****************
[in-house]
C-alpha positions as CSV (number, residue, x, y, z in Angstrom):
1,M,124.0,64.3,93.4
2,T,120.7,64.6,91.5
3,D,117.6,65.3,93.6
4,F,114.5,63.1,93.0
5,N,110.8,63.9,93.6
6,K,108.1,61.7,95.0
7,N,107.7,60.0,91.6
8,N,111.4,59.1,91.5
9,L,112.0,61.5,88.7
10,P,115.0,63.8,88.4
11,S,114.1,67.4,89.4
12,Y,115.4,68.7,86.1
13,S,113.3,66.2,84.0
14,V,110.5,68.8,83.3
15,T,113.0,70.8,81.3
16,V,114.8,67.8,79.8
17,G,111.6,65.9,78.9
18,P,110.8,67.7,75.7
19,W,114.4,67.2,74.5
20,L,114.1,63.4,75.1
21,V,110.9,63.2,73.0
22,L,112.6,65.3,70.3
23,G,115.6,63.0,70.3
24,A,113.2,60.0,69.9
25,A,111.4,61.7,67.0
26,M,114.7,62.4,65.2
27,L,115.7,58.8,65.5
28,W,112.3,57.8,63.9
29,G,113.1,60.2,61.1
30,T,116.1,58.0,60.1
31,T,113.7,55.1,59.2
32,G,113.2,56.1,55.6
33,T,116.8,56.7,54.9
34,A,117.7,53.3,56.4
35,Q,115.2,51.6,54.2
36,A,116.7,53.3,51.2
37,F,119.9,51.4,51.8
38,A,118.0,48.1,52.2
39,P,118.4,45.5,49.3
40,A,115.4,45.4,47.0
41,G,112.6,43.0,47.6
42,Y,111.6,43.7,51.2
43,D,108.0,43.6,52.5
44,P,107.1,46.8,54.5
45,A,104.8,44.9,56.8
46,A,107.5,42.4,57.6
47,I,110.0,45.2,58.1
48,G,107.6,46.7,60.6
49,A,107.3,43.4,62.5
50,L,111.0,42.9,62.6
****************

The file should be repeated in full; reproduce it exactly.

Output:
[in-house]
C-alpha positions as CSV (number, residue, x, y, z in Angstrom):
1,M,124.0,64.3,93.4
2,T,120.7,64.6,91.5
3,D,117.6,65.3,93.6
4,F,114.5,63.1,93.0
5,N,110.8,63.9,93.6
6,K,108.1,61.7,95.0
7,N,107.7,60.0,91.6
8,N,111.4,59.1,91.5
9,L,112.0,61.5,88.7
10,P,115.0,63.8,88.4
11,S,114.1,67.4,89.4
12,Y,115.4,68.7,86.1
13,S,113.3,66.2,84.0
14,V,110.5,68.8,83.3
15,T,113.0,70.8,81.3
16,V,114.8,67.8,79.8
17,G,111.6,65.9,78.9
18,P,110.8,67.7,75.7
19,W,114.4,67.2,74.5
20,L,114.1,63.4,75.1
21,V,110.9,63.2,73.0
22,L,112.6,65.3,70.3
23,G,115.6,63.0,70.3
24,A,113.2,60.0,69.9
25,A,111.4,61.7,67.0
26,M,114.7,62.4,65.2
27,L,115.7,58.8,65.5
28,W,112.3,57.8,63.9
29,G,113.1,60.2,61.1
30,T,116.1,58.0,60.1
31,T,113.7,55.1,59.2
32,G,113.2,56.1,55.6
33,T,116.8,56.7,54.9
34,A,117.7,53.3,56.4
35,Q,115.2,51.6,54.2
36,A,116.7,53.3,51.2
37,F,119.9,51.4,51.8
38,A,118.0,48.1,52.2
39,P,118.4,45.5,49.3
40,A,115.4,45.4,47.0
41,G,112.6,43.0,47.6
42,Y,111.6,43.7,51.2
43,D,108.0,43.6,52.5
44,P,107.1,46.8,54.5
45,A,104.8,44.9,56.8
46,A,107.5,42.4,57.6
47,I,110.0,45.2,58.1
48,G,107.6,46.7,60.6
49,A,107.3,43.4,62.5
50,L,111.0,42.9,62.6